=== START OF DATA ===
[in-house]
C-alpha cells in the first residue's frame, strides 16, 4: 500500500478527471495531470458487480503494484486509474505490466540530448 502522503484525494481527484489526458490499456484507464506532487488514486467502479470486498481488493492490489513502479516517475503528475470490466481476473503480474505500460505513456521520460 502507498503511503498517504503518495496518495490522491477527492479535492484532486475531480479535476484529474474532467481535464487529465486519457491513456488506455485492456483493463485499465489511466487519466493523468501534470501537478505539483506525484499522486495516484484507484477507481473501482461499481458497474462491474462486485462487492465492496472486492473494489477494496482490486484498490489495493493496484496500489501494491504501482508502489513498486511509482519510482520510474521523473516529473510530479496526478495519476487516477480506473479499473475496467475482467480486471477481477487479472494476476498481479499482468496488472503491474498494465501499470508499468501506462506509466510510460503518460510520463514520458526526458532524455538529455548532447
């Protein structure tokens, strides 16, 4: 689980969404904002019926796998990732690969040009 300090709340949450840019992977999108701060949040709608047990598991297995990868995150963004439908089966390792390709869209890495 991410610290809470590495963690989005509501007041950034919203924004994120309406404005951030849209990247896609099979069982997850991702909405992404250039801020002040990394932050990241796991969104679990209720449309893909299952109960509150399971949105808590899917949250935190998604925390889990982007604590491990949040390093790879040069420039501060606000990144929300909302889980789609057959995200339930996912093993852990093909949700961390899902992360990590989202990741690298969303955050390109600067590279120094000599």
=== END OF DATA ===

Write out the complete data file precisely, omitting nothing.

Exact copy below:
[in-house]
C-alpha cells in the first residue's frame, strides 16, 4: 500500500478527471495531470458487480503494484486509474505490466540530448 502522503484525494481527484489526458490499456484507464506532487488514486467502479470486498481488493492490489513502479516517475503528475470490466481476473503480474505500460505513456521520460 502507498503511503498517504503518495496518495490522491477527492479535492484532486475531480479535476484529474474532467481535464487529465486519457491513456488506455485492456483493463485499465489511466487519466493523468501534470501537478505539483506525484499522486495516484484507484477507481473501482461499481458497474462491474462486485462487492465492496472486492473494489477494496482490486484498490489495493493496484496500489501494491504501482508502489513498486511509482519510482520510474521523473516529473510530479496526478495519476487516477480506473479499473475496467475482467480486471477481477487479472494476476498481479499482468496488472503491474498494465501499470508499468501506462506509466510510460503518460510520463514520458526526458532524455538529455548532447
């Protein structure tokens, strides 16, 4: 689980969404904002019926796998990732690969040009 300090709340949450840019992977999108701060949040709608047990598991297995990868995150963004439908089966390792390709869209890495 991410610290809470590495963690989005509501007041950034919203924004994120309406404005951030849209990247896609099979069982997850991702909405992404250039801020002040990394932050990241796991969104679990209720449309893909299952109960509150399971949105808590899917949250935190998604925390889990982007604590491990949040390093790879040069420039501060606000990144929300909302889980789609057959995200339930996912093993852990093909949700961390899902992360990590989202990741690298969303955050390109600067590279120094000599």